All Fracked Up
Issue #
160

DON’T DRINK THE WATER: Artists and activists call attention to the environmental destruction caused by fracking in one of Exit Art’s current exhibits.“FRACKING: Art and Activism Against the Drill”
Exit Art
Through Feb. 5

Alice Zinnes’ What We Will Be When We Are Not doesn’t really look like a political painting. Inspired by the landscape surrounding Zinnes’ studio in rural Northeastern Pennsylvania, it’s an abstract, brooding piece featuring a dark, muted palette. Zinnes’ painting captures the impact of one of the most serious environmental threats facing the Northeast— hydraulic fracturing.

This drilling practice, which involves breaking apart subterranean rock by pumping chemical-laced water into the earth to extract natural gas, is the subject of “Fracking: Art and Activism Against the Drill”— a small, dense exhibition in Exit Art’s basement gallery. The show is a project of SEA (Social Environmental Aesthetics), a unique effort that assembles artists, activists and scholars to address social and environmental concerns.

Intended to illustrate the grave environmental ramifications of fracking (which include polluted water, increased cancer rates and dead wildlife), this is an appreciably modest, homespun show. There are posters with statistics, bare-bones documentary videos, political cartoons and other pointedly polemicized pieces; but the marrow of the exhibit is in the little things — the small, friendly works of art, mainly by artists who seem to have found a communality with nature and take threats to the environment personally. Zinnes’ painting is one example; there’s also Rifka Miller’s chunky blue-green river painting and Paul Lloyd Sargent’s upstate New York snapshots. Robin Jane Solvang presents a tiny color photo of a fire alarm with an associated artist’s statement on the dangers of fracking — the statement takes up more wall space than the photo. There are simple digital collages and poems tacked to the wall. There are also postcards contributed by the public, featuring original artwork on one side, and a written statement about fracking on the other. Perhaps the most ostentatious yet understated work is Linda DiGusta’s small drawing of a fish, with the line “Fracking kills fish and it will kill us, too,” written on the artist’s statement next to the piece.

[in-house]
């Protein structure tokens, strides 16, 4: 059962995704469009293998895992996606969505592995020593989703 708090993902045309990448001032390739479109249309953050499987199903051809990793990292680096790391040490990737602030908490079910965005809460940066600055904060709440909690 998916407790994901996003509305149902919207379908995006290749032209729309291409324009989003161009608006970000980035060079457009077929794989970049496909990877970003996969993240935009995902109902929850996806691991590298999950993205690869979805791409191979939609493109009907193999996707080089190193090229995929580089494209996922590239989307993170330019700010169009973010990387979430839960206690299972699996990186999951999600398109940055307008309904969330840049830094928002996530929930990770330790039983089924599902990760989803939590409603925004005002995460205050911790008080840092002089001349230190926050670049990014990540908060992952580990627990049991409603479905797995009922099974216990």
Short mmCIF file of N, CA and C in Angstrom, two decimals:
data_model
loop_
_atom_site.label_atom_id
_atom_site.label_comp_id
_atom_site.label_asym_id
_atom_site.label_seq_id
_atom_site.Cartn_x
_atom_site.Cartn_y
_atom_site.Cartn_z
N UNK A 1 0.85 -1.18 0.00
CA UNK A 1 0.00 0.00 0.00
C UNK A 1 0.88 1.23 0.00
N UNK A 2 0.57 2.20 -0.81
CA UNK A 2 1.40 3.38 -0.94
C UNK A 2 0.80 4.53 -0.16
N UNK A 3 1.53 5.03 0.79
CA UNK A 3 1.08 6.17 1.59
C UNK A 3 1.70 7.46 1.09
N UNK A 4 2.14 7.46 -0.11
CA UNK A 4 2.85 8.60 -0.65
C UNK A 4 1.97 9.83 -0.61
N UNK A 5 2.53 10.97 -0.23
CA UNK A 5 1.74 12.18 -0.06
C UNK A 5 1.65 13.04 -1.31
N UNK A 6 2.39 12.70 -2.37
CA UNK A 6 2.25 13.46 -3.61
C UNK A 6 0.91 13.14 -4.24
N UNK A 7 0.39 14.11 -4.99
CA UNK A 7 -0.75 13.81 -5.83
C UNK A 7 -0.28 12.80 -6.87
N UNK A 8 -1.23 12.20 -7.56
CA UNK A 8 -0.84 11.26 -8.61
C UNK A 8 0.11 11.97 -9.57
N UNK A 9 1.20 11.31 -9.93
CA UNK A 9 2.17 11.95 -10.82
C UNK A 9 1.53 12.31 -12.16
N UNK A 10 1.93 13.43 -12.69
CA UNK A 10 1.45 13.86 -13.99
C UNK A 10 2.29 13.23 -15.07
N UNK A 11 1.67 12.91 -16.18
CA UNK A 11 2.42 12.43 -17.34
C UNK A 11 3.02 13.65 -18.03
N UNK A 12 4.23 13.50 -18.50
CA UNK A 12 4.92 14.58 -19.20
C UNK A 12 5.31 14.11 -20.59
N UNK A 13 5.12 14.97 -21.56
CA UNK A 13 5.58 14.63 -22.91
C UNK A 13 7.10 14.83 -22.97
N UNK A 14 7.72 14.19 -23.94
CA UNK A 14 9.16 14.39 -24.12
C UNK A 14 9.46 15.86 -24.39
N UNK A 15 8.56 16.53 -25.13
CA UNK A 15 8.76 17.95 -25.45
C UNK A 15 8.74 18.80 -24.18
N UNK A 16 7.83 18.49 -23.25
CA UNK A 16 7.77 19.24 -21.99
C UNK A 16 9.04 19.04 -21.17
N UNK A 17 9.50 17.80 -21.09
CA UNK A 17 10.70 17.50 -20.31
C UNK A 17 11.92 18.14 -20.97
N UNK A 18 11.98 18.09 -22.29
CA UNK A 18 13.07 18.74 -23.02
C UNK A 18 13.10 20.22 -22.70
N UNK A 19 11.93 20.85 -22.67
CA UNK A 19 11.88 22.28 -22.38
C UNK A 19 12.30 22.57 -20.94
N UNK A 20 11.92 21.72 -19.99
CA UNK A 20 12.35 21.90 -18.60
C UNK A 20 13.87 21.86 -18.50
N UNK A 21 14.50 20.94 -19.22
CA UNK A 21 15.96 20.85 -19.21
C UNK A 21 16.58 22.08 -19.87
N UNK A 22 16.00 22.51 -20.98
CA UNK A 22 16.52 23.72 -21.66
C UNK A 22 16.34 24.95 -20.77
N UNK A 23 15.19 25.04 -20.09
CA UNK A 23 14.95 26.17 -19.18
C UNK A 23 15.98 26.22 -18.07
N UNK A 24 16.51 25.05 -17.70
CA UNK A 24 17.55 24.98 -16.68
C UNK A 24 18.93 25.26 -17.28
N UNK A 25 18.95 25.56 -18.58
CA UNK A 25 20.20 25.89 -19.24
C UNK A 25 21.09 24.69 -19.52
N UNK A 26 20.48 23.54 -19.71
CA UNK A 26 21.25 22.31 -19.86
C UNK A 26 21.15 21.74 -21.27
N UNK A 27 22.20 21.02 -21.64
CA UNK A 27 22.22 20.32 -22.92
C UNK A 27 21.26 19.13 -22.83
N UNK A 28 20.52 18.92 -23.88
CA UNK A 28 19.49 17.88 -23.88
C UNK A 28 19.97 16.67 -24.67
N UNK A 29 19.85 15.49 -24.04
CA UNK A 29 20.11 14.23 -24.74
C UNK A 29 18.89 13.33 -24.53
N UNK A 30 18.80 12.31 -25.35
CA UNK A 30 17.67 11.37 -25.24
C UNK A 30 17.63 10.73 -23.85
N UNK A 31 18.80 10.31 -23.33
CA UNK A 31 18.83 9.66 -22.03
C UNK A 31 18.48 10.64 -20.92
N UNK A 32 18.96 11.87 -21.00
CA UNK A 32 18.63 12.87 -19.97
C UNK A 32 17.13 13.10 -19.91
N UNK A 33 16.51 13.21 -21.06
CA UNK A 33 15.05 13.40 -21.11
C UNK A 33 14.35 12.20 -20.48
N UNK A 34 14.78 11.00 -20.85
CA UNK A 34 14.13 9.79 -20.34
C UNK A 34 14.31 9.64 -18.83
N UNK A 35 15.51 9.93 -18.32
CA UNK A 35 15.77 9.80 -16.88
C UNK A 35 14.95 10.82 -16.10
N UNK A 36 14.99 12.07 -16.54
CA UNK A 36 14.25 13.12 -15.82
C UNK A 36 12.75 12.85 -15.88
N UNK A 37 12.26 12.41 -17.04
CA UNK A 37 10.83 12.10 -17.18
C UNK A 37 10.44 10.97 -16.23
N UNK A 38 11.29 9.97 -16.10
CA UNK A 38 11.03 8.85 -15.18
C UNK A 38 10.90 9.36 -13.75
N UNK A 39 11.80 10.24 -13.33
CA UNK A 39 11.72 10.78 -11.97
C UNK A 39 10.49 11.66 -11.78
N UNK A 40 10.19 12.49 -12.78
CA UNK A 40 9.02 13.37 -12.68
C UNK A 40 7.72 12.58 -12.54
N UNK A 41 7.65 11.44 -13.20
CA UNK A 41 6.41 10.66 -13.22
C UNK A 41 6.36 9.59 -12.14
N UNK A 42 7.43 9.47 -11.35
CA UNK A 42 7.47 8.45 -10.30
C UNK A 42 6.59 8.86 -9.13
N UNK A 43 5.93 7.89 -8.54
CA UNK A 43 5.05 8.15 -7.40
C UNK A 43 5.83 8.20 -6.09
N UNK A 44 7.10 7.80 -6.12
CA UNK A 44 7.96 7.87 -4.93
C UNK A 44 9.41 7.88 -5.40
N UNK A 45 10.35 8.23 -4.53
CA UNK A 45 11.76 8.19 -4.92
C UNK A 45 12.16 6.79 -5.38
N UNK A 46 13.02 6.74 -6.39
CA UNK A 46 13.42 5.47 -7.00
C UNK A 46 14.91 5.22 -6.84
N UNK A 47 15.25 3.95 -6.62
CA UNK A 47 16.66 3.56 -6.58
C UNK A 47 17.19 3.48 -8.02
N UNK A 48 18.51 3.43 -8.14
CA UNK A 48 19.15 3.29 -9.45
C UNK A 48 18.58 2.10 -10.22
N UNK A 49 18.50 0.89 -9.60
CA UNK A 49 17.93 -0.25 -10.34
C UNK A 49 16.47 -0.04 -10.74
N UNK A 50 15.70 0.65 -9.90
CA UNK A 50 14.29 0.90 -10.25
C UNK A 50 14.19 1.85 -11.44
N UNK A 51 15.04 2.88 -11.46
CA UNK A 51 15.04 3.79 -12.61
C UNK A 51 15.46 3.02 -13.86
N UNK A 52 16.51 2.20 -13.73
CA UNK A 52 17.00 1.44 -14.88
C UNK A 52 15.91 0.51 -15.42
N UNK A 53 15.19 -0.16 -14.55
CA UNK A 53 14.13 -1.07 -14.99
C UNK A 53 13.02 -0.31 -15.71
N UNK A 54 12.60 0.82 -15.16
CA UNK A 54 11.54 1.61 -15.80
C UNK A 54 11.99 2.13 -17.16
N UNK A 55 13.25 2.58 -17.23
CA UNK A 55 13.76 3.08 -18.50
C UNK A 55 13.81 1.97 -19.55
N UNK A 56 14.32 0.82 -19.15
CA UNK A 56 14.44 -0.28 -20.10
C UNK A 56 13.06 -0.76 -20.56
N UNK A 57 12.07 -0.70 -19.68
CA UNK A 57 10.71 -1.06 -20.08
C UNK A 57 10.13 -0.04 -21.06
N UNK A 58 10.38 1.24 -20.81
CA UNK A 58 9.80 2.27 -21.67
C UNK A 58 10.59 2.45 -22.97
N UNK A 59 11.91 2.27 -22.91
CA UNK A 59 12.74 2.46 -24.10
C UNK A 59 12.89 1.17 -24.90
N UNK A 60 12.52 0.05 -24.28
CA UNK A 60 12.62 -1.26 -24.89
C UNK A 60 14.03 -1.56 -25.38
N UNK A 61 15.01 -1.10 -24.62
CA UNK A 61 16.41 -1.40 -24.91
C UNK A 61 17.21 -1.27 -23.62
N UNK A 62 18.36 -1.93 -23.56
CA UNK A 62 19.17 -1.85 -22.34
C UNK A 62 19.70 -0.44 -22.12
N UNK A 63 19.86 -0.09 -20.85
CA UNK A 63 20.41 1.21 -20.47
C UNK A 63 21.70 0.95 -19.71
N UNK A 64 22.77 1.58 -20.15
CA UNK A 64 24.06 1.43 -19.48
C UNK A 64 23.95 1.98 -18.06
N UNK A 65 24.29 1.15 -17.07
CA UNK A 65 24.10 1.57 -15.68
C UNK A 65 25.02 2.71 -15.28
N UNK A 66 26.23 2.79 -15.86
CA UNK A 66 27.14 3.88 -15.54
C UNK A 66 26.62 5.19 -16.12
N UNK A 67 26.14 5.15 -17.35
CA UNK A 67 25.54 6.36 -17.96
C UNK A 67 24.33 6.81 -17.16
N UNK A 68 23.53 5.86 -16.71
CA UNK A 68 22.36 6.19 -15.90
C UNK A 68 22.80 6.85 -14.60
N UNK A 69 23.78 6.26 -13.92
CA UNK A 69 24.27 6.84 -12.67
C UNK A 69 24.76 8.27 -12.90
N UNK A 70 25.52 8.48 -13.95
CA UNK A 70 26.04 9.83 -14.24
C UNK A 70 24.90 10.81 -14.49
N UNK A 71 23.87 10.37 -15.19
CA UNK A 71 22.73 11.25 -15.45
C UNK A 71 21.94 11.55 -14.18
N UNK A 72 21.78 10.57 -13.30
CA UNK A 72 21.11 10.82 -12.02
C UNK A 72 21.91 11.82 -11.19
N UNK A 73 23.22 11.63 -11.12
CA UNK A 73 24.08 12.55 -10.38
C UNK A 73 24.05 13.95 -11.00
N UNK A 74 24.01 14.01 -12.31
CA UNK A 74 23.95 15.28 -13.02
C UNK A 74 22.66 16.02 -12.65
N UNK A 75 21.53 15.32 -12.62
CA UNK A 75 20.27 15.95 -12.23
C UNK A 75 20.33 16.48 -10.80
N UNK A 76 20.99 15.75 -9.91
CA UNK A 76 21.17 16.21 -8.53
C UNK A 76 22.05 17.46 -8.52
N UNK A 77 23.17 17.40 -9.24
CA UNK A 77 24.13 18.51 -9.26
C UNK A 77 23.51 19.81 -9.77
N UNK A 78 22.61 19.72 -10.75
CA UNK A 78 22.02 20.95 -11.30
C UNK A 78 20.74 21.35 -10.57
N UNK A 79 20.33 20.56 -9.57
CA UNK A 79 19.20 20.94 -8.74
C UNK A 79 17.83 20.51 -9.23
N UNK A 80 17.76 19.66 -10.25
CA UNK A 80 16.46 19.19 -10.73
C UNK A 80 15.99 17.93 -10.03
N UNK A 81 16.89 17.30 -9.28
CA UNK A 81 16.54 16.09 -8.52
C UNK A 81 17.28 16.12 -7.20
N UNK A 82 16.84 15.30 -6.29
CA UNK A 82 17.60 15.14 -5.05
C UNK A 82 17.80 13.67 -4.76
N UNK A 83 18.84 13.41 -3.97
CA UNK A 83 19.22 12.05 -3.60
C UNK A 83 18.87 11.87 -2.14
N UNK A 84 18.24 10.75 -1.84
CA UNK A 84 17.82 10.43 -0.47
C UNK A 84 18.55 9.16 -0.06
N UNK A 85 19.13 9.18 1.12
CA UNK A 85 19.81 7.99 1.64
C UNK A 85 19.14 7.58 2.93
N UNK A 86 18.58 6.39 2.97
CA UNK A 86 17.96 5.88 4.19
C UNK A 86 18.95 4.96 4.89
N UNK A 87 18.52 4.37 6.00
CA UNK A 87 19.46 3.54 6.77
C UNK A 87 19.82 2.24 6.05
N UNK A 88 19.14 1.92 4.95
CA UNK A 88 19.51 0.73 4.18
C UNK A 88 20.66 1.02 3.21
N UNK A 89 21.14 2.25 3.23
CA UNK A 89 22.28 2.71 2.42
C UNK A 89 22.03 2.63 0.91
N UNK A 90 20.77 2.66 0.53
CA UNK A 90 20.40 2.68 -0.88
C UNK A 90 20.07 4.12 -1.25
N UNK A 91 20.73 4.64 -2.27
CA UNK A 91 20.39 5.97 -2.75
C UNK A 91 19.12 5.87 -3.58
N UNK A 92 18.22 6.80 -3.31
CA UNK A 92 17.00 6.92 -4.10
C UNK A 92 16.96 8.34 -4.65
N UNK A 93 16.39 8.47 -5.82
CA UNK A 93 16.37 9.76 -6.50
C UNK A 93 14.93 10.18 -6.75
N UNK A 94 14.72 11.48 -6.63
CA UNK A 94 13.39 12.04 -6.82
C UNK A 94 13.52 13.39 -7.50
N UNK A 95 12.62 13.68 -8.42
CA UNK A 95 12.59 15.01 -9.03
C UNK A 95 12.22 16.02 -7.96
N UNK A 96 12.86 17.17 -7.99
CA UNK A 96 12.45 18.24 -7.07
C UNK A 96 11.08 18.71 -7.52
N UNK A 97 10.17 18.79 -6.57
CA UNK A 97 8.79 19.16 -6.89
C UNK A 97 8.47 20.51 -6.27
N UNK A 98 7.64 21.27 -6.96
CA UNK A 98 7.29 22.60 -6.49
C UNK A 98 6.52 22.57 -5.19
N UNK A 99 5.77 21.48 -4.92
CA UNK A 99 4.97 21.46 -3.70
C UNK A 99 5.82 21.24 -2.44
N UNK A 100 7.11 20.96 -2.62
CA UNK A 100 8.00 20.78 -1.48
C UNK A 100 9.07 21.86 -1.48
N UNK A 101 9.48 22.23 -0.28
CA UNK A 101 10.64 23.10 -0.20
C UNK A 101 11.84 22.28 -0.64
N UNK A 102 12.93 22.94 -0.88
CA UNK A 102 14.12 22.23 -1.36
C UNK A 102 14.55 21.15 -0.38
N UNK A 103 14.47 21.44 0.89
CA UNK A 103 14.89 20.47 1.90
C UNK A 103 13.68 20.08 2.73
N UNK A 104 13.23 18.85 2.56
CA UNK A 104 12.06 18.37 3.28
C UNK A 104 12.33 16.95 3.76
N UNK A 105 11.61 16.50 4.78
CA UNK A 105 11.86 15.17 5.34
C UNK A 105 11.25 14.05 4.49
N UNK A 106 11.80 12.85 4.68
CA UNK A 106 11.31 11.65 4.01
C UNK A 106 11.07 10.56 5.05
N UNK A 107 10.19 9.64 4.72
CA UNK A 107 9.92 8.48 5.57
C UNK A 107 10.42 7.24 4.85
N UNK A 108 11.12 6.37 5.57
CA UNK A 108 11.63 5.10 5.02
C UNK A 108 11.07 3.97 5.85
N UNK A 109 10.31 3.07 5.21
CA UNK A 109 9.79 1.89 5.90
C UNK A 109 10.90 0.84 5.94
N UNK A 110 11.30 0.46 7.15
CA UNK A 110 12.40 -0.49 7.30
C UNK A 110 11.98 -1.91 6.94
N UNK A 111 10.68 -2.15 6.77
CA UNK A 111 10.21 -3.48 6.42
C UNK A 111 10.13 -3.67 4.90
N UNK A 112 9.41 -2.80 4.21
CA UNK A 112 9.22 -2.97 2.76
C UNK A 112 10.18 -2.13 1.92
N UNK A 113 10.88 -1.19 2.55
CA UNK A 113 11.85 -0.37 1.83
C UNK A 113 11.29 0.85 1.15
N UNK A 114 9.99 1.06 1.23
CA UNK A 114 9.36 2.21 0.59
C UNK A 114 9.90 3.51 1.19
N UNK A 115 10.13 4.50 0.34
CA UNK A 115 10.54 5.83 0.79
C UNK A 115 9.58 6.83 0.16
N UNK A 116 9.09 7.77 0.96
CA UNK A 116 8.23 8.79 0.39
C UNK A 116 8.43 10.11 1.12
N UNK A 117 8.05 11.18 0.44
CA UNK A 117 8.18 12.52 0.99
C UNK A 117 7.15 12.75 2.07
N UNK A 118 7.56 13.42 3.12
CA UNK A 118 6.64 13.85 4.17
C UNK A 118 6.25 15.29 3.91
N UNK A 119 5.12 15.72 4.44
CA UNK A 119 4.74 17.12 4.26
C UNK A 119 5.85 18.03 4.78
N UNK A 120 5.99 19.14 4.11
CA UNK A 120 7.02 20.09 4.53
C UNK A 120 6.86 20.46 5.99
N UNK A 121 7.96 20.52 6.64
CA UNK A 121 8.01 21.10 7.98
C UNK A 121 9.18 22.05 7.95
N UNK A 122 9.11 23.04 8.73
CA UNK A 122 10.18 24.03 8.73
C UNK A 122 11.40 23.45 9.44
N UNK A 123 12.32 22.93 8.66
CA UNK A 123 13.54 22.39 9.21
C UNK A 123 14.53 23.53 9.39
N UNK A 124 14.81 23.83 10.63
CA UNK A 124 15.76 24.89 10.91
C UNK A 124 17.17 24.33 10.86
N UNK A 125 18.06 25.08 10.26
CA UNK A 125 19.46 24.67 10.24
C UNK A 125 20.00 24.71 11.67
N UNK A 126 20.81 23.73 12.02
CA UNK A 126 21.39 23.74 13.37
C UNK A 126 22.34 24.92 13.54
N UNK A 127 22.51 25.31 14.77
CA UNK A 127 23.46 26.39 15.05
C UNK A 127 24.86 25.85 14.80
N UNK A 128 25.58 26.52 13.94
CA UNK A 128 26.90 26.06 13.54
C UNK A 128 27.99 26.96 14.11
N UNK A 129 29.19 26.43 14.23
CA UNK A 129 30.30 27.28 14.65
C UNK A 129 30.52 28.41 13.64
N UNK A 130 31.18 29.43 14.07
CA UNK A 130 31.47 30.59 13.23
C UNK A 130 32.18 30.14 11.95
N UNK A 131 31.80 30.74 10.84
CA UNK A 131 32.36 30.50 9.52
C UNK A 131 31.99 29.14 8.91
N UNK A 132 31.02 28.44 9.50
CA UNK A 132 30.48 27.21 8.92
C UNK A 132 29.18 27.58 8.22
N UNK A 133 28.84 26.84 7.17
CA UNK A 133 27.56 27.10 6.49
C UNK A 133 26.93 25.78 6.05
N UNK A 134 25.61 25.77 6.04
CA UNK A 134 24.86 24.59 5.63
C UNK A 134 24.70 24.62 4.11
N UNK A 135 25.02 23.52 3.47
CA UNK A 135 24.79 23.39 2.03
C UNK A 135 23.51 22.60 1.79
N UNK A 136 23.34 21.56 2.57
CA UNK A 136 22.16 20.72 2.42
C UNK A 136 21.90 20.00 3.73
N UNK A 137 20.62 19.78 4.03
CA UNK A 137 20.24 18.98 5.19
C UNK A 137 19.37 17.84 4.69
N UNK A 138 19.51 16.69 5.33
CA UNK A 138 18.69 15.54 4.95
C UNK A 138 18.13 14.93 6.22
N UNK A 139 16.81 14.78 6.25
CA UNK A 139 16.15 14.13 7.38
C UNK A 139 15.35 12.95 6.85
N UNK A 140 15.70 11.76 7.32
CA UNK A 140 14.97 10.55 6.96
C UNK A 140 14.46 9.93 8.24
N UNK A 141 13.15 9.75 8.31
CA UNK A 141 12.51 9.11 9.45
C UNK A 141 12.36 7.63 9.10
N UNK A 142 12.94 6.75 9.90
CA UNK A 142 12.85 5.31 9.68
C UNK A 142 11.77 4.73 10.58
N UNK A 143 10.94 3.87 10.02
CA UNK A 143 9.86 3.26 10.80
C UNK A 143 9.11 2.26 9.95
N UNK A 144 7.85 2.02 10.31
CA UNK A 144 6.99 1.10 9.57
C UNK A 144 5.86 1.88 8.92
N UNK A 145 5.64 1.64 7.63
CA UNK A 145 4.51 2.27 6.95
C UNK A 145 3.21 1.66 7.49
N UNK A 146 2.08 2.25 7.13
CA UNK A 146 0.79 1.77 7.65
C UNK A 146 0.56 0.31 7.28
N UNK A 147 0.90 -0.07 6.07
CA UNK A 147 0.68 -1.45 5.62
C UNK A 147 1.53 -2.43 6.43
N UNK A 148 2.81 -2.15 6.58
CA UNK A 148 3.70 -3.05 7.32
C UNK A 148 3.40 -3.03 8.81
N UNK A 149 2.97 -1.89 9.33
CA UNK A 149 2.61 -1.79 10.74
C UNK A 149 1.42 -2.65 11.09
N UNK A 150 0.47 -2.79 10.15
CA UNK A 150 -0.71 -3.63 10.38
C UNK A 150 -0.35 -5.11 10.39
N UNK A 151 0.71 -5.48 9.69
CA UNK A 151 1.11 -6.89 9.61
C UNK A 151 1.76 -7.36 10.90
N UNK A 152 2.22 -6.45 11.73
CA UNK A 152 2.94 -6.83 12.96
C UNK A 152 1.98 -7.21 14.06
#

In the end, it’s hard to sum up the impact of this exhibit. It doesn’t feel like a beacon or like a catalog of activist approaches, and it’s not quite a battle cry, either. It’s more like an honest, insistent voice of concern. While fracking poses a serious threat to the entire planet, the consequences can be as real — and as small — as your own backyard.